Today's Arizona Republic reports, "Horne files suit on death penalty," by Mary Jo Pitzl.
Arizona Attorney General Tom Horne turned to a federal court Monday in an effort to get an answer from the U.S. Department of Justice on whether Arizona can speed up work on death-penalty cases brought against indigent defendants.
The suit, filed in the U.S. District Court in Washington, D.C., reflects Horne’s impatience with what he sees as federal foot-dragging. Horne had set a mid-July deadline for a definitive response from the Justice Department, and with that date past, is asking a court to review the federal agency’s position on the matter.
In a July 16 letter, the Justice Department said it expected a final rule “in the near future” on allowing states to opt in to accelerated processing of death-penalty cases, meaning a shorter time between an indigent defendants’ guilty verdict and execution. However, the letter said it could not provide a precise date.
Arizona years ago changed its death-penalty procedures to allow for a faster turnaround time between the verdict and the death penalty. But those procedures must be approved by a federal rule. The Obama administration scrapped the rule the Bush administration was working on and began its own process, which is still under way.
"Arizona Sues to Expedite Death-Penalty Appeals," is the Wall Street Journal report by Tamara Audi.
Arizona's attorney general, hoping to speed up appeals in death-penalty cases, sued the federal government Monday for allegedly delaying a decision on whether the state can expedite the process.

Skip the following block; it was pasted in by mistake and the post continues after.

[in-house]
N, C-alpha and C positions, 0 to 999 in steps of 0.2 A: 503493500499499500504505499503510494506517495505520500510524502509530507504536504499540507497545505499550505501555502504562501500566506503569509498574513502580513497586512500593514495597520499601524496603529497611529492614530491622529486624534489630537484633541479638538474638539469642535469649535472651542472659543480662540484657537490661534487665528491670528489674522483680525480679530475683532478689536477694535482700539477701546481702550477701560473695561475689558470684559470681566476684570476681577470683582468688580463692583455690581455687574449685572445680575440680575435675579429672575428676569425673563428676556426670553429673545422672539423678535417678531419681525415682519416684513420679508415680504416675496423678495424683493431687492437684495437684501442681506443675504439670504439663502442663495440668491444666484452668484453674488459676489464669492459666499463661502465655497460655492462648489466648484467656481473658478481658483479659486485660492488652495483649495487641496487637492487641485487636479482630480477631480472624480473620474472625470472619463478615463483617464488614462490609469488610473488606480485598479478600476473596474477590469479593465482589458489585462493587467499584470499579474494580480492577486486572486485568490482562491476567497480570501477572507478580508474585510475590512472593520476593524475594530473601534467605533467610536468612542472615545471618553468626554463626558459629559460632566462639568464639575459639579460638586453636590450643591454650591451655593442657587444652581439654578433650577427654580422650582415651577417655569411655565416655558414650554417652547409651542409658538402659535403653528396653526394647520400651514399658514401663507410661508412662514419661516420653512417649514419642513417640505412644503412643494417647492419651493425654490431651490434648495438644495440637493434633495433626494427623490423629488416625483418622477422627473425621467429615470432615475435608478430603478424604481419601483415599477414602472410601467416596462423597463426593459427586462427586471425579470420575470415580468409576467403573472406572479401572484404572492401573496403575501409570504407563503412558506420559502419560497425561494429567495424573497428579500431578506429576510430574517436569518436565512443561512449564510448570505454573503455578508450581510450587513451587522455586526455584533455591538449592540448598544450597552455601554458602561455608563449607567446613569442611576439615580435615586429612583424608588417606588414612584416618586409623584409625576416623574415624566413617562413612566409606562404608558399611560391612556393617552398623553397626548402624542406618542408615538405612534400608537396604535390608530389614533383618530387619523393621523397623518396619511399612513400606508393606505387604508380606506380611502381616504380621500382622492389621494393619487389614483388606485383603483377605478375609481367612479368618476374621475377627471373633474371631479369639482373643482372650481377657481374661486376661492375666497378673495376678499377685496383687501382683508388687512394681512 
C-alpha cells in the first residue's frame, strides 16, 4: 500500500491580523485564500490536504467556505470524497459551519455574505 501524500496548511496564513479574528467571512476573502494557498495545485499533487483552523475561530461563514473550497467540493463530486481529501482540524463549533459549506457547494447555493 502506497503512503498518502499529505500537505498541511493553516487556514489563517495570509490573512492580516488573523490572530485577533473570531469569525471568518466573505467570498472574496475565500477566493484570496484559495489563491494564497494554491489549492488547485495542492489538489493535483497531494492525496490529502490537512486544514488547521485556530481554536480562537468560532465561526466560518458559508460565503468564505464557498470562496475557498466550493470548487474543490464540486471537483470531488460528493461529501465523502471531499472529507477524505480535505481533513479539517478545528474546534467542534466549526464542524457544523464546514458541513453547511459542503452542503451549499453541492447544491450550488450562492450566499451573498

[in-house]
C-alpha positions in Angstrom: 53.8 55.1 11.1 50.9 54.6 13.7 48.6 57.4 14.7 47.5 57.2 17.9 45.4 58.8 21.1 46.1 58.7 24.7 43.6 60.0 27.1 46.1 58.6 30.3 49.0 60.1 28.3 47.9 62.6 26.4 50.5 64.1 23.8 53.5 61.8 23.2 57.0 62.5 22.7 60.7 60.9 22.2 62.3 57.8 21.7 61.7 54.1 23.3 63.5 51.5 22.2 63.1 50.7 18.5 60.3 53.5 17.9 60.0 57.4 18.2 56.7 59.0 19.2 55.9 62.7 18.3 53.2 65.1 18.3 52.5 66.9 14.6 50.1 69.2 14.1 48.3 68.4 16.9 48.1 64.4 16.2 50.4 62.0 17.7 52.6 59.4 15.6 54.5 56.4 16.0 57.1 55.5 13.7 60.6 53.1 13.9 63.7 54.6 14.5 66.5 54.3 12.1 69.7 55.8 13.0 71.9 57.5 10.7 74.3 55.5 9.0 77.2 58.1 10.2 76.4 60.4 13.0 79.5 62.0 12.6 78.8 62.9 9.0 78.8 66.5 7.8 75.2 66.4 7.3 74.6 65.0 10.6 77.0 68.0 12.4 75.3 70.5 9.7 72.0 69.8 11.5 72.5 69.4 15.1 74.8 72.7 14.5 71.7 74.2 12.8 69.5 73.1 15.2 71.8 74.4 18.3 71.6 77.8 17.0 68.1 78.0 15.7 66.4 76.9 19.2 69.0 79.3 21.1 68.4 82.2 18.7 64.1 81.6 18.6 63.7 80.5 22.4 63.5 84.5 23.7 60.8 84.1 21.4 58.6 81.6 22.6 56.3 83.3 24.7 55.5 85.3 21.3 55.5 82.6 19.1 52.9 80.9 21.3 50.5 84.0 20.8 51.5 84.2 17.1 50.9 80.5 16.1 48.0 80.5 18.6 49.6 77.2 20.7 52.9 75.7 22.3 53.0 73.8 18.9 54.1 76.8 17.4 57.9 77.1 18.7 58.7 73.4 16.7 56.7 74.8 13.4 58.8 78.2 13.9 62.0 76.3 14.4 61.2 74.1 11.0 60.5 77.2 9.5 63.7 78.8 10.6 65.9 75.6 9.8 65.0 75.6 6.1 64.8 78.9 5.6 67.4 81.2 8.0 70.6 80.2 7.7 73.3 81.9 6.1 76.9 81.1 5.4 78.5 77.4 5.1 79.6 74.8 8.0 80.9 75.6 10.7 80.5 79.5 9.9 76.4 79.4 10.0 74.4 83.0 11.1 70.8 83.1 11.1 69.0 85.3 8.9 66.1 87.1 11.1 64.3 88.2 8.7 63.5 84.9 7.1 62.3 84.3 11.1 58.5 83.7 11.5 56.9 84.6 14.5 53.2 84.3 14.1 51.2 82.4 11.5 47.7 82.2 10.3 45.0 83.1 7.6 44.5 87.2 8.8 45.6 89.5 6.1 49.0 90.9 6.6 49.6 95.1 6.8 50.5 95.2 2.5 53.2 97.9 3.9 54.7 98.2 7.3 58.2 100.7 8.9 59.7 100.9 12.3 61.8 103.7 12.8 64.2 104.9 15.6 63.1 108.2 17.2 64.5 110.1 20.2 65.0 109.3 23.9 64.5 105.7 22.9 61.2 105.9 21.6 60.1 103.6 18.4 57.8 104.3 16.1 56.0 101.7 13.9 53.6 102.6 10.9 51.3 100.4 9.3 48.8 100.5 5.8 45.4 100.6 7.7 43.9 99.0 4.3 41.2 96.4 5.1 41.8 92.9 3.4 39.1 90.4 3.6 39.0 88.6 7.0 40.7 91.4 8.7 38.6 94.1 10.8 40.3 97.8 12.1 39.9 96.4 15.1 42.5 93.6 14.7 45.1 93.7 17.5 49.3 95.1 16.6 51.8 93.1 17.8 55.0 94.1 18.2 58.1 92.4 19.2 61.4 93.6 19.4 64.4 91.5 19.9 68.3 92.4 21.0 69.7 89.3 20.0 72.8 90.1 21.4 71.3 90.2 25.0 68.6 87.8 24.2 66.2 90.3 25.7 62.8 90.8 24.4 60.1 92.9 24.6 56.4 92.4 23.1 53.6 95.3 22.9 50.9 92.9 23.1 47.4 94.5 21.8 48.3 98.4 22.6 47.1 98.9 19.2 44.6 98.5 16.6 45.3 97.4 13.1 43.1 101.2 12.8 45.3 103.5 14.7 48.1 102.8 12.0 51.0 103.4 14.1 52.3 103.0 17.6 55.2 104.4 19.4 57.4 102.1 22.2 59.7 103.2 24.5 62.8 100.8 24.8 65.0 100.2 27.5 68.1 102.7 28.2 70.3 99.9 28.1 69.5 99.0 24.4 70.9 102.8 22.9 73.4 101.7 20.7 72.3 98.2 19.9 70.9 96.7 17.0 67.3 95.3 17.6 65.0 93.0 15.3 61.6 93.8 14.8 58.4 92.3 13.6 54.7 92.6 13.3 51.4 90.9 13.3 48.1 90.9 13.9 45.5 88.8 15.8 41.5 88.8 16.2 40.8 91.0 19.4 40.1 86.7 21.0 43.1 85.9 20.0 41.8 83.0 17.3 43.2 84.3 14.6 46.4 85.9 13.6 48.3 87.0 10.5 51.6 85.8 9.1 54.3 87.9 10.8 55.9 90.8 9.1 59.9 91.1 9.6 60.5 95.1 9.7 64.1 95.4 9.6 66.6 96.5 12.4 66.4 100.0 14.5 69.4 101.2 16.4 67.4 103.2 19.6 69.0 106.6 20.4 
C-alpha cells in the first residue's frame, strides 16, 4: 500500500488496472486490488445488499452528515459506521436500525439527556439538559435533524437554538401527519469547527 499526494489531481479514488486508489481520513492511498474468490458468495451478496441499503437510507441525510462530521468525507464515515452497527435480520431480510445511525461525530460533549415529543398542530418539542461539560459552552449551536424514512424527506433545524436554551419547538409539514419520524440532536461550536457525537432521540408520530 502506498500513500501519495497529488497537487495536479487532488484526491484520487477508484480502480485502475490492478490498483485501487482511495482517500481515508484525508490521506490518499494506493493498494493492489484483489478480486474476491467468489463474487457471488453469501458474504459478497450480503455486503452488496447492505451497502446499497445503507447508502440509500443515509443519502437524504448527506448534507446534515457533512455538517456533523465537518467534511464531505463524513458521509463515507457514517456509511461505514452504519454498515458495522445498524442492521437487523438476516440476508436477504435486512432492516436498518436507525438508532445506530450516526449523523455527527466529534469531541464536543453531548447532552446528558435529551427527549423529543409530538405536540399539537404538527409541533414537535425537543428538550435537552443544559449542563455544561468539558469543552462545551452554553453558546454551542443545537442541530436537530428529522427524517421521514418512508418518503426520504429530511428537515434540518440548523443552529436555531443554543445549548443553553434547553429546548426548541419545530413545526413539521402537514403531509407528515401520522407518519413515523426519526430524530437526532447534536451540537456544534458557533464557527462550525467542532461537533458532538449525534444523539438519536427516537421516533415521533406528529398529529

Notice of the suit, filed in federal appeals court in Washington Monday, comes after Arizona amended its capital-case procedures to meet congressional requirements passed more than four years ago allowing some states "accelerated status" in death-penalty appeals.
The U.S. Justice Department's "failure to act has deprived [Arizona] of the benefits Congress intended in the form of streamlined procedures," a statement from Arizona Attorney General Tom Horne's office said.
The Obama administration is working on rules for how states must comply with the congressional requirements and is expected to publish the rules soon. "We continue to make progress on the rule-making," a Justice Department official wrote to Mr. Horne in a July 16 letter. The letter said the Justice Department is also reviewing Arizona's request for accelerated status. The Justice Department didn't immediately respond to a request for comment.
Dale Baich, supervisor of the capital-case unit for the federal public defender's office in Arizona, said the lawsuit could cause more delays "as the legal challenge will have to be untangled in the courts."
Accelerated status would require that the federal district court take action on a case within 450 days and the court of appeals respond within 120 days of the filing of the last reply brief, according to the state Attorney General's office.
"Arizona Attorney General Tom Horne Sues Feds over Delays in Capital Cases," is the YNN Yuma report from Time Warner Cable's local news operation.
Arizona amended its capital case procedures years ago to meet Congress’s requirements for accelerated status, but the Justice Department’s failure to act has deprived the State of the benefits Congress intended in the form of streamlined procedures.
Statistics indicate that the average delay between verdict and execution in capital cases in the Ninth Circuit (The Federal Court of Appeals that covers Arizona) is an average of 18 years. Acceleration status would require that the Federal District Court act within 450 days, and the Court of Appeals act within 120 days of the filing of the last reply brief. This could shave approximately 10 years off the delay.
Earlier coverage of the so-called "fast-track" or "opt-in" provision of federal legislation for expedited appeals in death penalty cases begins at the link.